Mr. Giuliani demanded that Ukraine make a public statement announcing the investigations of the 2016 election, DNC server, and Burisma. Mr. Giuliani was expressing the desires of the president of the United States --
(END VIDEO CLIP)
HILL: And that last line really the key there. Mr. Giuliani was expressing the desires of the president of the United States.
RON BROWNSTEIN, CNN SENIOR POLITICAL ANALYST: Yes.
HILL: Do you think that's enough for Lindsey Graham?
BROWNSTEIN: No. And I think this is a very ominous moment for the country. Because the point of today is not that there was insufficient evidence to move Republicans. I mean, the evidence of today is that there is no evidence that can move Republicans.
And you see -- you know, what has been accumulated already and certainly today in the unequivocal testimony of Gordon Saondland about there being a quid pro quo, and that it being everyone in the loop is, would any prosecutor in the country have trouble proving this case?
I think, you know, one out -- one outcome of today is that it is now essentially guaranteed, if it wasn't already, that the House will impeach Donald Trump with perhaps, only three or four Democrats voting no, and it's still unclear whether any Republicans will vote other than Justin Amash who's left the party on this overwhelming evidence.
And I think what that says to me is that the Republican Party is basically saying, they are kind of withdrawing from the idea that there is one common set of rules that should apply at all times to all officials -- really to all Americans.
And that in essence as long as Donald Trump is in position to give us the power to do the things we want, there is almost nothing we will not accept. And Erica, I just had one last thing.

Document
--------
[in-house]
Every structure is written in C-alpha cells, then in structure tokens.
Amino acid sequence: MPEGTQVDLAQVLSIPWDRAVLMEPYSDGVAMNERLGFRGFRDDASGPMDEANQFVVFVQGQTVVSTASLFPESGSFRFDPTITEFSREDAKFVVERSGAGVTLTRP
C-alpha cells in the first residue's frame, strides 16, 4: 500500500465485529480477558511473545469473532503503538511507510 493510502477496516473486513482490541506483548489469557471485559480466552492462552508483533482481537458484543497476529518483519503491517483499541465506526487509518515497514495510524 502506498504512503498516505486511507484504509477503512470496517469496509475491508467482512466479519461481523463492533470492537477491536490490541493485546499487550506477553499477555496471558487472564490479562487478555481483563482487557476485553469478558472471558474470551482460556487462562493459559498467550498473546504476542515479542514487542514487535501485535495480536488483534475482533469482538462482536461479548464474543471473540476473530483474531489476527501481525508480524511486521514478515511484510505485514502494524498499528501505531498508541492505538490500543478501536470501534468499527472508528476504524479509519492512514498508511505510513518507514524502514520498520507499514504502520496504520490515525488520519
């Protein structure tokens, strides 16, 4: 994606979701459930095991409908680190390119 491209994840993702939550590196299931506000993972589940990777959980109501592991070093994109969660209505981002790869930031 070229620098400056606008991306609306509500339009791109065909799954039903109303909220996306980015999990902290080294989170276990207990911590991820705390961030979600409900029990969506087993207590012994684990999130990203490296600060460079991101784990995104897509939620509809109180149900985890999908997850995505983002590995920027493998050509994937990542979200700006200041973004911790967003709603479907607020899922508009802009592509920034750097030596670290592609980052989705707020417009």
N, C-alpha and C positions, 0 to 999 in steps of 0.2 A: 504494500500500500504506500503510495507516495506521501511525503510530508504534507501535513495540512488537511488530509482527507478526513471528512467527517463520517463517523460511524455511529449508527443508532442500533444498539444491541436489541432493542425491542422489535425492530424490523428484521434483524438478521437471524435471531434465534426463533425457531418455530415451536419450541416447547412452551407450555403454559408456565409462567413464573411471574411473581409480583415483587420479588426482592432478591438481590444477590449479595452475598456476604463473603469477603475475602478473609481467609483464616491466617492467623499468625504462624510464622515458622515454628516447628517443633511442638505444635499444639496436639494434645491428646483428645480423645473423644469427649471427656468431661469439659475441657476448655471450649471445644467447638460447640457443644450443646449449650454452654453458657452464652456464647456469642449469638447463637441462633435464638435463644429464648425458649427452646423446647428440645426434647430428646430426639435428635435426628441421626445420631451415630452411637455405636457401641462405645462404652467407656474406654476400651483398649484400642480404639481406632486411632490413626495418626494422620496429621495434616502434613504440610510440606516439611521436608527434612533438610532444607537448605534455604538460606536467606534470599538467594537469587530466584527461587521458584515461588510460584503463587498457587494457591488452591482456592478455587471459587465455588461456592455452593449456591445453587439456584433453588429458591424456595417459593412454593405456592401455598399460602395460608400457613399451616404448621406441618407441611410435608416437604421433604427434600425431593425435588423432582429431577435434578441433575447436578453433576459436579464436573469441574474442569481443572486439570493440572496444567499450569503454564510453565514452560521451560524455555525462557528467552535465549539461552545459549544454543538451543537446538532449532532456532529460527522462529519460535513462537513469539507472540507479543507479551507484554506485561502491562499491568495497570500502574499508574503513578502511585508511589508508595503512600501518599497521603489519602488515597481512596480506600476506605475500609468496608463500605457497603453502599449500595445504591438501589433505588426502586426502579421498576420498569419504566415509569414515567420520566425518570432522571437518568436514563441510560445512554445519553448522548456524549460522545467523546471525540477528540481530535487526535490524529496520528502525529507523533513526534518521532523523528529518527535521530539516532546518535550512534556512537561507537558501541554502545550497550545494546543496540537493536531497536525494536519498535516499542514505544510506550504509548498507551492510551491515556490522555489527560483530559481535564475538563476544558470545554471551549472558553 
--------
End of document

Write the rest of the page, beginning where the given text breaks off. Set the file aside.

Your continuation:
BROWNSTEIN: This is not the last exit on this highway. If the president -- if you watch the president's inclinations, if he can get ultimately -- you know, survive this without any real indication that Republicans will not be locking arms around him in no matter what he does, do we think this is the last way in which he will push against the absolute boundaries of law and custom? I don't think anybody can look at the evidence to say that is the case.
HILL: You know, the argument is being made and especially by Republicans that this should be decided in November. This should be put to the American people. It should not be happening the way it's happening. Then, you know, this is one of the many lines we've heard from Republicans.
There have been no interesting outcomes that were not the way the Republicans wanted them to go as we know.
HILL: And very recently, not just in 2018. How much do you think they are -- honestly? Because we know that so much of the calculations for Democrats and Republicans alike is keeping their jobs. It is continuing to keep that job in Washington.
HILL: Based on what we have seen though in the most recent elections, do you think that is starting to come into play at all for Republicans.
BROWNSTEIN: Yes. First, of the first half of your question, you know, the one reason you can't leave this to 2020 is because this was designed to shape 2020 and to tilt the playing field in 2020.
And the second reason why it seems inappropriate to say just leave it to the voters is because of what I just said, which is that if you allow conduct this egregious, and I don't think there's any question now that there was a sustained campaign of pressure on a foreign government facing Russian aggression to investigate an American political rival.
If you allow this to go unsanctioned, what will come next? And I think that is a very legitimate question. Look, for Republicans, Republican elected officials face the reality that they are largely dependent on the same coalition as Donald Trump at this point.
There are very few House Republicans left from swinging districts. Only three who voted -- for districts that voted for Clinton, they are in his constituency, they are afraid to break from him. But also by not breaking from him, they make it easier for him to hold public opinion among Republicans.
HILL: Ron Brownstein, always good to talk to you. Thank you.
BROWNSTEIN: All right. HILL: And thanks to all of you for joining us. "EARLY START" with Christine Romans and Dave Briggs is next.